The Pinocchio Test
Readers should always keep in mind that projections are only estimates, and so claims of potential cuts should be taken with a grain of salt. Still, Ryan was correct that the Medicare actuary estimated that millions of retirees would switch out of Medicare Advantage in response to the reductions contained in the health care law — and Biden was being misleading when he said enrollment has continued to climb “after the change.” Those cuts have largely not yet taken place, in part because of some election-year spending by the administration. So Biden gets the Pinocchios in this case.
Romney: preexisting conditions
“Number one, preexisting conditions are covered under my plan.”
— Mitt Romney, Oct. 3 presidential debate
This sounds similar to a core feature of President Obama’s health-care law, but it is not. Our colleagues at WonkBlog first pointed out the fallacy in this statement by Romney — which he has made before — and we have been too busy to delve deep into it. But even Romney’s advisers after the debate acknowledged that Romney’s plan on this issue differs from the Obama health-care law.
“We’d like them to see them continue that preexisting band for those who have continuous coverage,” said senior adviser Eric Fehrnstrom.
The key phrase here is “continuous coverage,” which is also highlighted on Romney’s campaign Web site, because it essentially means you already need to have insurance in order to be protected. The Obama law stipulates that one could not be denied for preexisting conditions even if one does not have insurance.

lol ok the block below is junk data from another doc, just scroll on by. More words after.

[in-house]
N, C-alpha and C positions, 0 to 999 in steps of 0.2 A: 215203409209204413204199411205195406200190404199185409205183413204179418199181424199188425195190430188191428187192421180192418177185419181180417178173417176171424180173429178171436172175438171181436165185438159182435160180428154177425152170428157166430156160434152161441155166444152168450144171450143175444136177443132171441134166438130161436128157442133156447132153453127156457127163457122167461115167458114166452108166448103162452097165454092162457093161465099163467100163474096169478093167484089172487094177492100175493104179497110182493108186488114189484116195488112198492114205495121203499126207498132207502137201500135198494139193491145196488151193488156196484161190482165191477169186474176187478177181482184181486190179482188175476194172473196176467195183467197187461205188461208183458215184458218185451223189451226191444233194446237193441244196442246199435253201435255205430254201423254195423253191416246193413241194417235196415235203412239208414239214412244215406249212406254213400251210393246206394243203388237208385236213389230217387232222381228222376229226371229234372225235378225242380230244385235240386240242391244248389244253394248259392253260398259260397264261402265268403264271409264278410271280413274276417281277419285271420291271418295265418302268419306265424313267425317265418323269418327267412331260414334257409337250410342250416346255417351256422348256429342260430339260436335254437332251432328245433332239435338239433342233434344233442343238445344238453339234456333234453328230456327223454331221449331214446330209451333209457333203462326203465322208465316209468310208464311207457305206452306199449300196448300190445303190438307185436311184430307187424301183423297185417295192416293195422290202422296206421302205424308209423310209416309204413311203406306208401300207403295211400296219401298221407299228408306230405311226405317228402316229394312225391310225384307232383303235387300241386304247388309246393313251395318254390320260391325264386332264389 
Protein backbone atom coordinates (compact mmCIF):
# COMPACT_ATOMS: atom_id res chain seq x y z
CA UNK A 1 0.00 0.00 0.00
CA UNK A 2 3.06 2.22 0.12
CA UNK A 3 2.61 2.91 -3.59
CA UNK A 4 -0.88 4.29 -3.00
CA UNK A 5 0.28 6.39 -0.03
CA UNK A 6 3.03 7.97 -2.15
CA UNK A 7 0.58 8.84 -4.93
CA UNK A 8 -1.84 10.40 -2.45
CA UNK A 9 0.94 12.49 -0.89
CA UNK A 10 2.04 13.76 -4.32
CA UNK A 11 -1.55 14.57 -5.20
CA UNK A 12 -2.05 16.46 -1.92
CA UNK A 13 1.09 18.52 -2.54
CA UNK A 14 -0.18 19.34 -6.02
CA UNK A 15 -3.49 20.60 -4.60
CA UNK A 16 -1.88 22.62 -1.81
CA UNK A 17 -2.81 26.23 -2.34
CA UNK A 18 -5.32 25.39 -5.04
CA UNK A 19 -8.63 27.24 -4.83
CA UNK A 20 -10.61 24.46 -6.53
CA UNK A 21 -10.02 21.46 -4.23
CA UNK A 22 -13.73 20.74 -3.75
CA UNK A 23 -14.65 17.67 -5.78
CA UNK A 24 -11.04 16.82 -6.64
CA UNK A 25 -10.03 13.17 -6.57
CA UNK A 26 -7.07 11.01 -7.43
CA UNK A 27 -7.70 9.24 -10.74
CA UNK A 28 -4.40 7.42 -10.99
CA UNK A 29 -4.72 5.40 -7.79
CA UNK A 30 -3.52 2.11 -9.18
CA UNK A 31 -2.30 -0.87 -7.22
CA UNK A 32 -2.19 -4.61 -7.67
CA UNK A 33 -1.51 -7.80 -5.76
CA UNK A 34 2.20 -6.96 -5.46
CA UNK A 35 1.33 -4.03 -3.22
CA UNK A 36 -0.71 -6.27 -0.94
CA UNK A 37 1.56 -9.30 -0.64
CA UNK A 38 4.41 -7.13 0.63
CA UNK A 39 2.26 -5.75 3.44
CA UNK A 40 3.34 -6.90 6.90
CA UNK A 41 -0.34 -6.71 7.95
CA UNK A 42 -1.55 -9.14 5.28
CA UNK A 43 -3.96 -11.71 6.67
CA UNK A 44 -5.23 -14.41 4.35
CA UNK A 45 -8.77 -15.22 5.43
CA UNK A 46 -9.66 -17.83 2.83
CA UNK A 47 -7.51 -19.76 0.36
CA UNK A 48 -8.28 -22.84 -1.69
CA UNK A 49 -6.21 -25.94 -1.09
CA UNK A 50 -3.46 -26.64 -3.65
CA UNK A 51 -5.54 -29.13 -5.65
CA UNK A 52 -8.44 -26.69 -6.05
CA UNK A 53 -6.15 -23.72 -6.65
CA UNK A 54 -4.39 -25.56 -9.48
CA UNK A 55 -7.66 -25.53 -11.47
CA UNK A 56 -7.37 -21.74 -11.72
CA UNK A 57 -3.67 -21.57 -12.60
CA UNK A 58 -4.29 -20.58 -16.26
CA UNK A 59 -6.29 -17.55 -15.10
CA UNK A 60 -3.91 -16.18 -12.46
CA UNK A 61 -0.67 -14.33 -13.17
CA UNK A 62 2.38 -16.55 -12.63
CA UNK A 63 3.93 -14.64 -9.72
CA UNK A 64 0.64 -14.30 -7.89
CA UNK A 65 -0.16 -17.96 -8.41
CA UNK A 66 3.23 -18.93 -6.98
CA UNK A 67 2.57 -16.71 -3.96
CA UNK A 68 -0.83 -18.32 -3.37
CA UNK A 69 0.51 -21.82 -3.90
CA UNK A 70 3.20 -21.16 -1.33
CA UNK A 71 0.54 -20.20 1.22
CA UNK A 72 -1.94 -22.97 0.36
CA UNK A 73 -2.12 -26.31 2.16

This is a good example of a politician using similar-sounding words to mislead listeners, and so Romney earns Three Pinocchios.
Obama: teacher layoffs
“We’ve seen layoffs of hundreds of thousands of teachers over the last several years.”
— President Obama, Oct. 3 presidential debate
We had explored this issue in detail before, and the president greatly overstates the case. Technically, the number of people employed in “local government education” has declined by 180,000 jobs since February 2010, according to the Bureau of Labor Statistics. (This is the date administration officials often use to compare public-sector jobs with private-sector jobs, because that’s when private-sector job growth began to increase. The decline is 209,000 from when Obama took office.)
The Obama campaign has claimed the “local government-education” figure is a proxy for teachers, but the BLS disagrees. As anyone who has children in public schools knows, there are many people employed by the school who have little to do with teaching, such as administrators, nurses, “food preparation workers,” and so forth.
For instance, about 10 percent of the total education jobs are in administration or clerical support, 5 percent are food preparation workers, 4 percent are janitors, and 3 percent are bus drivers, according to BLS data. All told, only about 67 percent of the jobs could be broadly defined as being held by “teachers,” which includes teaching assistants (11 percent of the jobs). That’s being generous, because if only full-time teachers are counted, it works out to about 50 percent.
Applying that 67 percent formula yields a loss of 121,000 teacher jobs since February of 2010, or 140,000 since Obama took office. That’s a lot, but not the same as “hundreds of thousands.” Obama earns Two Pinocchios.